Transitional Object

Met

The Roof Garden Commission: Cornelia Parker, Transitional Object (PsychoBarn), 2016, Installation view at The Metropolitan Museum of Art.

A large-scale sculpture by acclaimed English artist Cornelia Parker, inspired by the paintings of Edward Hopper and by two emblems of American architecture -the classic Red barn and the Bates family’s sinister mansion from Alfred Hitchcock’s 1960 film Psycho, “Transitional Object,” whose title borrows a psychological term for things like stuffed animals, security blankets, and such, comprises the fourth annual installation of site-specific works commissioned for The Met’s Iris and B. Gerald Cantor Roof Garden.

Nearly 30 feet high, the sculpture is fabricated from a deconstructed Red barn and seems at first to be a genuine house, but is in fact a scaled-down structure consisting of two facades propped up from behind with scaffolding. Simultaneously authentic and illusory, Transitional Object (PsychoBarn) evokes the psychological associations embedded in architectural spaces. It is set atop The Met, high above Central Park -providing an unusual contrast to the Manhattan skyline. Parker has modestly called her sculpture, which is visible from pathways in Central Park, “an incongruous object.” “Combining a deliciously subversive mix of inferences, ranging from innocent domesticity to horror, from the authenticity of landscape to the artifice of a film set, Cornelia’s installation expresses perfectly her ability to transform clichés to beguile both eye and mind” says The Met’s British curator Beatrice Galilee. On view at The Metropolitan Museum of Art New York through 31 October, 2016.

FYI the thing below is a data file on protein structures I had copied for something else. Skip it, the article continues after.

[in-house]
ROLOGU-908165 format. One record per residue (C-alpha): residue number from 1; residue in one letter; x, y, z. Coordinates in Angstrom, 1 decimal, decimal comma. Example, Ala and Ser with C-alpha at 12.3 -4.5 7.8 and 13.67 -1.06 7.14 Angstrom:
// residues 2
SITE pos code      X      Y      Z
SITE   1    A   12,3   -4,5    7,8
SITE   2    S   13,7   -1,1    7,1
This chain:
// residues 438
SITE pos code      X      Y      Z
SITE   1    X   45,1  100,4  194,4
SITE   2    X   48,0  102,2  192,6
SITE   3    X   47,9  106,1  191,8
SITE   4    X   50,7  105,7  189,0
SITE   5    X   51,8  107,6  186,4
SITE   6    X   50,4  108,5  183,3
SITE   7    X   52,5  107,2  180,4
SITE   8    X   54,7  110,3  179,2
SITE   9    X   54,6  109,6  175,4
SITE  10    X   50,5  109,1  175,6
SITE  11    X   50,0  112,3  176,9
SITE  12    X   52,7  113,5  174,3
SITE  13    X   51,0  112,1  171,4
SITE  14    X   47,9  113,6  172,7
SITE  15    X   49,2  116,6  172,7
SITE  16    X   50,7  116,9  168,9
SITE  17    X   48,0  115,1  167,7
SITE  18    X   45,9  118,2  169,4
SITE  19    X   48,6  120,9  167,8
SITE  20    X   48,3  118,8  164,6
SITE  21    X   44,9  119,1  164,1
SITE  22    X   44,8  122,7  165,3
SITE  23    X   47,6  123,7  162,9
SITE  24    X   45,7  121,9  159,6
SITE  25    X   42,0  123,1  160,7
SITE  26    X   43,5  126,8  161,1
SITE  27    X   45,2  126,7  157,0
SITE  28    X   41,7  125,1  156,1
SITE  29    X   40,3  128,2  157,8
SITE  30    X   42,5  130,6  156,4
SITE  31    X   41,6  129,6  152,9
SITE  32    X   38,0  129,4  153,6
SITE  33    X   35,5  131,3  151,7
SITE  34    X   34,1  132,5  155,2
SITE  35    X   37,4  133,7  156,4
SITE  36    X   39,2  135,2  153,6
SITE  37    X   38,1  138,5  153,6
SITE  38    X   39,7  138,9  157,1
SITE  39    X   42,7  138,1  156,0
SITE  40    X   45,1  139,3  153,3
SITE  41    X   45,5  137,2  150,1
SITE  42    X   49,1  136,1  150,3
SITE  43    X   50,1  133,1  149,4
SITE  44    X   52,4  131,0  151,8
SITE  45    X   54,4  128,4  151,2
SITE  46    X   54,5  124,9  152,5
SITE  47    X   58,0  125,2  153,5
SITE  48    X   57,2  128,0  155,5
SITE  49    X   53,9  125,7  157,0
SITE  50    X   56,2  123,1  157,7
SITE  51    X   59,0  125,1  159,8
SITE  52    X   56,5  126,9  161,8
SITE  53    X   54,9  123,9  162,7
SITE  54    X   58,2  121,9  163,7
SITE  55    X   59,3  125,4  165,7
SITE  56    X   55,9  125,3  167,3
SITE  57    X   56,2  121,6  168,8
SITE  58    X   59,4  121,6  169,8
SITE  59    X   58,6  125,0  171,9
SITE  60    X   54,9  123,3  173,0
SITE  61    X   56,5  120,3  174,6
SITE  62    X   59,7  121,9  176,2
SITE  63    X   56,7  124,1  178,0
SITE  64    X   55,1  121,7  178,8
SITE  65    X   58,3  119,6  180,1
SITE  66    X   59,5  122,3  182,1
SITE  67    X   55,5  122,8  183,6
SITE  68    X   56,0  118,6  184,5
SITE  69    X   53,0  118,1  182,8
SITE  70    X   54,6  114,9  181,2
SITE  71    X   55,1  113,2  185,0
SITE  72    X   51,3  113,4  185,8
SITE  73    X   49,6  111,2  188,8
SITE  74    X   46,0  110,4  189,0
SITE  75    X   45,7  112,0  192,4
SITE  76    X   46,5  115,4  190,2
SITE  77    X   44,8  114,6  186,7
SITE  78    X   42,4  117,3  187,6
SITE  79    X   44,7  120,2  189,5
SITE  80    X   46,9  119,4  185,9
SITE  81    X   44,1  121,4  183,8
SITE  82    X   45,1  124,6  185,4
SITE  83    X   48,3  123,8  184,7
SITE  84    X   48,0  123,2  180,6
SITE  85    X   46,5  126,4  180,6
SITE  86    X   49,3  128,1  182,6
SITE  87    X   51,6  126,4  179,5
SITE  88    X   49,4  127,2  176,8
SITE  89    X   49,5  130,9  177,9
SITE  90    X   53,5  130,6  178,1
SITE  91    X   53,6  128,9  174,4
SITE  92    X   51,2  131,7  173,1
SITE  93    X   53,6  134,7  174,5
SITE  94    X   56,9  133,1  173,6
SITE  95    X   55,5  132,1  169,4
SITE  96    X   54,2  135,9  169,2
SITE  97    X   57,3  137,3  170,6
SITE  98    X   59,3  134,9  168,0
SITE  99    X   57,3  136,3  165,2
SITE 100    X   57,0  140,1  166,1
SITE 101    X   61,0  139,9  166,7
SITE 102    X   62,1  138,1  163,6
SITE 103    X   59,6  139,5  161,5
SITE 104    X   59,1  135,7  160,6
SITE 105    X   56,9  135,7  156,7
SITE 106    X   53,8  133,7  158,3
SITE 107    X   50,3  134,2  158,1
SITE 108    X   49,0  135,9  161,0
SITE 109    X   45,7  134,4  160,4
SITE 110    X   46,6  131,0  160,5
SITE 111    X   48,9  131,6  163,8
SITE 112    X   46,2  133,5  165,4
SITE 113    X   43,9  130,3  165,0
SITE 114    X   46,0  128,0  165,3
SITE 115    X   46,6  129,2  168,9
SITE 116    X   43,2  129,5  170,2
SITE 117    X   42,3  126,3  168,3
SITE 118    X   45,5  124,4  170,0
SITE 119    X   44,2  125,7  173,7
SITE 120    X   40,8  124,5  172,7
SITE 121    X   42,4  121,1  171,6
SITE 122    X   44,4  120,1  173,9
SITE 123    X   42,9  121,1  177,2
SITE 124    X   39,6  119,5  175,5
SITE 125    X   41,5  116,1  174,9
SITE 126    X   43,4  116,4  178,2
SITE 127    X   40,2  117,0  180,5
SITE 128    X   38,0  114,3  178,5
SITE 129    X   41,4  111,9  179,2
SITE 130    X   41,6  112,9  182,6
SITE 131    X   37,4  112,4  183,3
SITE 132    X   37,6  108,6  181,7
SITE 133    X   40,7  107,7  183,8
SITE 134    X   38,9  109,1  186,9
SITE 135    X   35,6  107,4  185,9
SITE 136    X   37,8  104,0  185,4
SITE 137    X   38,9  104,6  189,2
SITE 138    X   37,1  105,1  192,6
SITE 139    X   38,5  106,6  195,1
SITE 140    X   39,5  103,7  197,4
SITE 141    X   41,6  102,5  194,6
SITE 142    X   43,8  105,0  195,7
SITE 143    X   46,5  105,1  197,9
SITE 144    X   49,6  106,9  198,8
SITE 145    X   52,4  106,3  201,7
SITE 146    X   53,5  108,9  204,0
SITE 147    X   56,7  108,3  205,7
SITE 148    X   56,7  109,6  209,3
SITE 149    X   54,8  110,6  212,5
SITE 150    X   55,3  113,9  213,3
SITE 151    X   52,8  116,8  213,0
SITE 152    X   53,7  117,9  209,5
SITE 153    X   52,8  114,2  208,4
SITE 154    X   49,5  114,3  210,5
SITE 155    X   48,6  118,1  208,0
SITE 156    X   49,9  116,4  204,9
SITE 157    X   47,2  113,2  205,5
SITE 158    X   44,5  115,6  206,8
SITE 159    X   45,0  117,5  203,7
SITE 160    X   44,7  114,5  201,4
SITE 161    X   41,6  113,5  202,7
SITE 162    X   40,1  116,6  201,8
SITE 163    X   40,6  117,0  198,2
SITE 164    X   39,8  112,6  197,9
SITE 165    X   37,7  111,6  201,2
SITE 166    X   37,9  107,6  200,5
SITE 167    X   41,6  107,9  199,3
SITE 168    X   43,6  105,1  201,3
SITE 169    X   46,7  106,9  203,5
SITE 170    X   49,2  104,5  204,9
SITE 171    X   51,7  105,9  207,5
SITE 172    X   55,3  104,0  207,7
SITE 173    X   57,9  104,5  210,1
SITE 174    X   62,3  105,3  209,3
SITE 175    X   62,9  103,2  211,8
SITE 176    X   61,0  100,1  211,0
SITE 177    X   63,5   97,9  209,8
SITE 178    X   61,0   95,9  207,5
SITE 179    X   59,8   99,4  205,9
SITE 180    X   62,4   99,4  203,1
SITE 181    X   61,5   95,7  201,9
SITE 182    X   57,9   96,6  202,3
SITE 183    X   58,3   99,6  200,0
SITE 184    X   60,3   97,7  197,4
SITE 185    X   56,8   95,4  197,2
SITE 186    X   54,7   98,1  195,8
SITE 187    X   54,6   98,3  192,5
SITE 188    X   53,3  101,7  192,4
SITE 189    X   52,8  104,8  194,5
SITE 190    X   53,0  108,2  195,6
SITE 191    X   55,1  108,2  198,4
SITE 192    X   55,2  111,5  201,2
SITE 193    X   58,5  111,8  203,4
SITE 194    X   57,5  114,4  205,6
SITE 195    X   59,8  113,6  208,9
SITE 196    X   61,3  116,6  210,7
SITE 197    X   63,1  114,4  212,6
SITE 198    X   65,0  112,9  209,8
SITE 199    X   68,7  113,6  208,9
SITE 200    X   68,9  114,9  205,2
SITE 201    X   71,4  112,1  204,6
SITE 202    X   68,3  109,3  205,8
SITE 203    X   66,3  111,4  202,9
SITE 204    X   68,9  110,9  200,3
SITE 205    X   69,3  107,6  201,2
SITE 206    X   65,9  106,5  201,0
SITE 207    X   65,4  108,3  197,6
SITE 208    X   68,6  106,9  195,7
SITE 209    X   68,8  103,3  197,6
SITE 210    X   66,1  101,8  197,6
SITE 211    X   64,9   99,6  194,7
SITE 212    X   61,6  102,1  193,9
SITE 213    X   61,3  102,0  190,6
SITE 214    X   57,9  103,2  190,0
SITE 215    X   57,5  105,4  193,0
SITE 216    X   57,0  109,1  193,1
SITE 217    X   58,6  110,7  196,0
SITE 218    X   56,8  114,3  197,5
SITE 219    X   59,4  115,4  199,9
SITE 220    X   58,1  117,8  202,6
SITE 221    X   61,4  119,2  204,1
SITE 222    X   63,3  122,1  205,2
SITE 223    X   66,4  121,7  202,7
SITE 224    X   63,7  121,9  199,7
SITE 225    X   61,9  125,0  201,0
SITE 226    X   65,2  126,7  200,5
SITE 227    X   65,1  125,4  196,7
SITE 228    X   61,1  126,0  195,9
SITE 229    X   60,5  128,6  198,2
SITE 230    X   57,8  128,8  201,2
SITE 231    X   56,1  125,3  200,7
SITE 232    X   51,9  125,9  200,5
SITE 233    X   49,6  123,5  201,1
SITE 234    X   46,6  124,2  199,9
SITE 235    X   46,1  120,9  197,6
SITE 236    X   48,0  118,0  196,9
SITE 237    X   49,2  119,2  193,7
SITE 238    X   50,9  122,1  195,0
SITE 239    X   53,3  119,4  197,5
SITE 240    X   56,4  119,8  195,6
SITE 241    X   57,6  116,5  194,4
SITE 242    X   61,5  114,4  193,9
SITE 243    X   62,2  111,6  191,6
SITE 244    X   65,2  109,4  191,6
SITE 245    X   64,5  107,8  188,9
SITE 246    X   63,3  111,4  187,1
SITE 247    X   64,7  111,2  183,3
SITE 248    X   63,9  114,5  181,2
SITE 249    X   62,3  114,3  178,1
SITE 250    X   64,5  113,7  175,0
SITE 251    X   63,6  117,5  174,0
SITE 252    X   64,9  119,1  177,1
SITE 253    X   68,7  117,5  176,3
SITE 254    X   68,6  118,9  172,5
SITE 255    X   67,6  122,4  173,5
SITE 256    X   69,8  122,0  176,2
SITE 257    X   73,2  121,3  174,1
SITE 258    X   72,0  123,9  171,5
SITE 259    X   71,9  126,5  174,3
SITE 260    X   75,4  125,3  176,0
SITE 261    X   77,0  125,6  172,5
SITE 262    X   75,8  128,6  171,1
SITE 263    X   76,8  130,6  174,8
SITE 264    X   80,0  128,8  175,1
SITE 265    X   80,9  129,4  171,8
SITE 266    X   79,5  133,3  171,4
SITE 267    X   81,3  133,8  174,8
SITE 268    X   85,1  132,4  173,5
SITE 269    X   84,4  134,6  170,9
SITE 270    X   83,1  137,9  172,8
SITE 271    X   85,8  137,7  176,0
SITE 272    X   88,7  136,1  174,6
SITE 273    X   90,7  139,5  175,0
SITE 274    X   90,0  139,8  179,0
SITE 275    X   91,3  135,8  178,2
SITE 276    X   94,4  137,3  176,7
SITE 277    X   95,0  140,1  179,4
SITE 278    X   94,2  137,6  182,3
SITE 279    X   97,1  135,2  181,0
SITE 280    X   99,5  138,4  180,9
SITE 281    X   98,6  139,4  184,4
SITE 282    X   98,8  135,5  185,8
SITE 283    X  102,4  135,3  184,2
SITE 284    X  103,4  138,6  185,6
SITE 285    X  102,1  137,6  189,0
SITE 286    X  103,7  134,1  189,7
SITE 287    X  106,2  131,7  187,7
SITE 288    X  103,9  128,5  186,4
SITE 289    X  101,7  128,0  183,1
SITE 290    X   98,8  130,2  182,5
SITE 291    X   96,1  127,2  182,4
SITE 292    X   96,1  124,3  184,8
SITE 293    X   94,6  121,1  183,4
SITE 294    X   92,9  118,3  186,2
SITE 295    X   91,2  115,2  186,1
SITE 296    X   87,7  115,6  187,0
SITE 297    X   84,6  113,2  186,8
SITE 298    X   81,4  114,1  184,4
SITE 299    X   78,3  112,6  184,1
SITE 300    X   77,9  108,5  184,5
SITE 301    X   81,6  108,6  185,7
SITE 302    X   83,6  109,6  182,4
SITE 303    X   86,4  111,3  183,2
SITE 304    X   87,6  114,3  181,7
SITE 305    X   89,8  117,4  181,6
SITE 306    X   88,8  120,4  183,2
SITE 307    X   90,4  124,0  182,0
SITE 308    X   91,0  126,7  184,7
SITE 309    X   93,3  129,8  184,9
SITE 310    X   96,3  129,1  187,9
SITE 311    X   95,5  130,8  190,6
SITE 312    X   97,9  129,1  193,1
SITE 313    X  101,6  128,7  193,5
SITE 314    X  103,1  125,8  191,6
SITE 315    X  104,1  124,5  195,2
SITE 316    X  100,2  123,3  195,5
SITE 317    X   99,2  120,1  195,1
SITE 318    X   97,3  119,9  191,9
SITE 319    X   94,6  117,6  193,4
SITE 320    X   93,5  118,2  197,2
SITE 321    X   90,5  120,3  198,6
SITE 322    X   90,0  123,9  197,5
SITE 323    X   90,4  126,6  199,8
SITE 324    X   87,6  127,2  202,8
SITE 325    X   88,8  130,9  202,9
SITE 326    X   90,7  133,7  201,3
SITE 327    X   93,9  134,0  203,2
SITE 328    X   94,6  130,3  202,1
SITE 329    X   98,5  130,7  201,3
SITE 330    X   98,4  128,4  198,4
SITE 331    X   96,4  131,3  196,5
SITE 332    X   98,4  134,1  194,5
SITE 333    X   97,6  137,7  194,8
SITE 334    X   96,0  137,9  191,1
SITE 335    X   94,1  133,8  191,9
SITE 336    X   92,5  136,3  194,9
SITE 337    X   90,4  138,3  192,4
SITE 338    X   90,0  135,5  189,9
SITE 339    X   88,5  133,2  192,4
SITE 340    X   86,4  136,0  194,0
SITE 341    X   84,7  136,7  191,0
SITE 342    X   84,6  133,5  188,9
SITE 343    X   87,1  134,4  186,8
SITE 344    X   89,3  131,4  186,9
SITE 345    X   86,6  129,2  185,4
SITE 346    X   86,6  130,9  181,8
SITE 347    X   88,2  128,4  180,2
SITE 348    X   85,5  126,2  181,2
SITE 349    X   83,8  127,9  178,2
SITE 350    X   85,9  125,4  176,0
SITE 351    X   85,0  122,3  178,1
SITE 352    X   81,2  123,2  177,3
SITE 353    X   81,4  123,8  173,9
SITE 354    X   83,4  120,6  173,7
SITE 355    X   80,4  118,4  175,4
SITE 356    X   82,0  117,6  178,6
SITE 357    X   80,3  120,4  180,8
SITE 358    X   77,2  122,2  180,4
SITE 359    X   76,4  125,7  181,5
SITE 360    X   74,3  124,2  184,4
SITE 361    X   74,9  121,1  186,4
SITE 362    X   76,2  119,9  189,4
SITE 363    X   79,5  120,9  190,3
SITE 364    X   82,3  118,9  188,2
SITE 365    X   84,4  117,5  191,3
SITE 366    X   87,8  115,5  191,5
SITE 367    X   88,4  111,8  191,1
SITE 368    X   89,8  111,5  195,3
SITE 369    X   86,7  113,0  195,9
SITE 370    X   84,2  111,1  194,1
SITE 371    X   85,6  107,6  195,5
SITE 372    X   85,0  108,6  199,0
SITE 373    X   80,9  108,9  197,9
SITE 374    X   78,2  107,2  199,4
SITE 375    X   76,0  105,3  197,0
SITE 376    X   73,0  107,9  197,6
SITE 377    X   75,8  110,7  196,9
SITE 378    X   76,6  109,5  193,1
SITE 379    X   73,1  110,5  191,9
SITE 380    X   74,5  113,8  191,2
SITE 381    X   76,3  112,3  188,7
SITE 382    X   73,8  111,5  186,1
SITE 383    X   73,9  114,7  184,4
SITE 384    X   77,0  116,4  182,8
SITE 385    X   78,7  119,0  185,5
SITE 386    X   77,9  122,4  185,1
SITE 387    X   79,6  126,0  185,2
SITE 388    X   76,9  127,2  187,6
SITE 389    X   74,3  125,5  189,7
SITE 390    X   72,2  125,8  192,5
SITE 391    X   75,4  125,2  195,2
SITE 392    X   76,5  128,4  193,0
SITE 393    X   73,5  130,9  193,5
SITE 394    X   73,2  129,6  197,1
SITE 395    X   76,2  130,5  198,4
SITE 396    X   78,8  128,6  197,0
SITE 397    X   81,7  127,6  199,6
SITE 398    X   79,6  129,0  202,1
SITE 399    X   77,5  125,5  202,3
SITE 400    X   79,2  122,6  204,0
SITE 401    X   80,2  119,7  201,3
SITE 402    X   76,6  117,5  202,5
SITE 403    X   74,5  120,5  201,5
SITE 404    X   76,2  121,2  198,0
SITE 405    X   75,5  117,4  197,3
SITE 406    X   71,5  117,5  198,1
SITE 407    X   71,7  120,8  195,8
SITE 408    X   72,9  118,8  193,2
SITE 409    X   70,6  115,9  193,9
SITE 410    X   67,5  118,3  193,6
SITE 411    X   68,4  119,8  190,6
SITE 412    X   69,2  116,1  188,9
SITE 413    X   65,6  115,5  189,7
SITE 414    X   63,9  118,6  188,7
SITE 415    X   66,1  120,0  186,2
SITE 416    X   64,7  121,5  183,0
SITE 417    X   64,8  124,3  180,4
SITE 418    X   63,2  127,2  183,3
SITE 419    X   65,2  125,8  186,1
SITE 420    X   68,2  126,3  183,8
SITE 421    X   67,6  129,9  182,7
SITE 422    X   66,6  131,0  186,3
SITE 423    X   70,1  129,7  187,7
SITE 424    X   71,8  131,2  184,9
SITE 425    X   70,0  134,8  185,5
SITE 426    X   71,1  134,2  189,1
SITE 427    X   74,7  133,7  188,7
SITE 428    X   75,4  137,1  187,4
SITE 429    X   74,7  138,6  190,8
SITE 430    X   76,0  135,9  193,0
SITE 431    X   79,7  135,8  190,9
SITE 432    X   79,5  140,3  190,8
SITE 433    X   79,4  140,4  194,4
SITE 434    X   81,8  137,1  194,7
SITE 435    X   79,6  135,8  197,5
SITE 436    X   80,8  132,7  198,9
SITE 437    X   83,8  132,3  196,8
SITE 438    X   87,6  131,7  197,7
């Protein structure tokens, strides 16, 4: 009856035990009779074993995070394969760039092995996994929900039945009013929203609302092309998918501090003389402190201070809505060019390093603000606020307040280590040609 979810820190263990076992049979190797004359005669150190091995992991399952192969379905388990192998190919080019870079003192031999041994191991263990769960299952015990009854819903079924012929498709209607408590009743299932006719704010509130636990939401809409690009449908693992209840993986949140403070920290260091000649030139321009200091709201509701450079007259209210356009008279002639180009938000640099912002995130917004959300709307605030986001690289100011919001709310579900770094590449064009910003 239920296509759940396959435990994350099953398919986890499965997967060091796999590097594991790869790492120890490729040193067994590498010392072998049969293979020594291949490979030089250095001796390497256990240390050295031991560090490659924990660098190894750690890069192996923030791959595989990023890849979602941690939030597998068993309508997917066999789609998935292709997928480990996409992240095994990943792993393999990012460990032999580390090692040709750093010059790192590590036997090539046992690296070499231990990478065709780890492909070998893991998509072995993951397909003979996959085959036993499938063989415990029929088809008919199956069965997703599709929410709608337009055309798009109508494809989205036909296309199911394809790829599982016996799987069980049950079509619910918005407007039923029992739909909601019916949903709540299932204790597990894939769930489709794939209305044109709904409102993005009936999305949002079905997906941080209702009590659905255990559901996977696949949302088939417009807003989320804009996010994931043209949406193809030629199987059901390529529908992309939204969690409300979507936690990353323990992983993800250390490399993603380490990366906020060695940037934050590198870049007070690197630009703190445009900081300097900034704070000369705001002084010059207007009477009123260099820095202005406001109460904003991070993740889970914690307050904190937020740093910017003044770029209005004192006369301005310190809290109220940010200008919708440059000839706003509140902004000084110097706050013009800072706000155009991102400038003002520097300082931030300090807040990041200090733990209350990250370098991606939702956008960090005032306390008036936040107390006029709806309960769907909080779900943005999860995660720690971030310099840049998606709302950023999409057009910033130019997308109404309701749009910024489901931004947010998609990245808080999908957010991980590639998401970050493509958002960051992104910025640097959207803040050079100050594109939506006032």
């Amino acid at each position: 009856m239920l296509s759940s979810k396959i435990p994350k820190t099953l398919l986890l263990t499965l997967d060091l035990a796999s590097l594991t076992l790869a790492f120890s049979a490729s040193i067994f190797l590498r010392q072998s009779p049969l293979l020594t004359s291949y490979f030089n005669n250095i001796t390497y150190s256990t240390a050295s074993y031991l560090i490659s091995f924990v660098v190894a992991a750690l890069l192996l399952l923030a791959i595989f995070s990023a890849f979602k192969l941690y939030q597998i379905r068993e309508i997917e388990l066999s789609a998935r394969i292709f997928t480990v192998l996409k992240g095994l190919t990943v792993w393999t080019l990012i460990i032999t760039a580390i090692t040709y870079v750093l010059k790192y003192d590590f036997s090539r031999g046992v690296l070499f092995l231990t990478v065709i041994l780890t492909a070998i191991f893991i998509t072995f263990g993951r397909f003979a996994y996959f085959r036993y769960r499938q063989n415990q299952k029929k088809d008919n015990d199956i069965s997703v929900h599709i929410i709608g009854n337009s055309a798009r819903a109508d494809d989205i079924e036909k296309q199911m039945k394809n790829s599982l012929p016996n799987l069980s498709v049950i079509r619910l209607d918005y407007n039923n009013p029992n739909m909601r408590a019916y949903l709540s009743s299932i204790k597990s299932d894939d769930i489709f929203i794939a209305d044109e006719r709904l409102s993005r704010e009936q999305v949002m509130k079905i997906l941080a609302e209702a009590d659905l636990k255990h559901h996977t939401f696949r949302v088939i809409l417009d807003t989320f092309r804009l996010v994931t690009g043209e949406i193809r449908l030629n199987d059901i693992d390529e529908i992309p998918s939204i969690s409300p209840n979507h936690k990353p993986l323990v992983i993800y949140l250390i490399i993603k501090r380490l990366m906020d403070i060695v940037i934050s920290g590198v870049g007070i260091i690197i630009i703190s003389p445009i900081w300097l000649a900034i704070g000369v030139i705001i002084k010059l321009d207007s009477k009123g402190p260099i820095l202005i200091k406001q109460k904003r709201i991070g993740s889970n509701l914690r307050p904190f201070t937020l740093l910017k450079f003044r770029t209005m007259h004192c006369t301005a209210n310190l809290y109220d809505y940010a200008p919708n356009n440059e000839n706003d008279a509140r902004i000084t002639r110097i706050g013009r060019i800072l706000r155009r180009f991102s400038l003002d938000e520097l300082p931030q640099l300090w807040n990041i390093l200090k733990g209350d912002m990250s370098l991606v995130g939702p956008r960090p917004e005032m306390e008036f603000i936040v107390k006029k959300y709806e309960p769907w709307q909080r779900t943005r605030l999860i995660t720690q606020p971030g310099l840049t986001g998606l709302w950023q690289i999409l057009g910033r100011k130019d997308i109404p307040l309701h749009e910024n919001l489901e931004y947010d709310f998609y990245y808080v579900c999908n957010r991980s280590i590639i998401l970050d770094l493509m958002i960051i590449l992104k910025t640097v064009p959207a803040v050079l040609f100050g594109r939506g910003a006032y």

About

For some years, sculptor & installation artist Cornelia Parker’s work has been concerned with formalizing things beyond our control, containing the volatile and making it into something that is quiet and contemplative like the ‘eye of the storm.’ Through a combination of visual and verbal allusions her work triggers cultural metaphors and personal associations which allow the viewer to witness the transformation of the most ordinary objects into something compelling and extraordinary.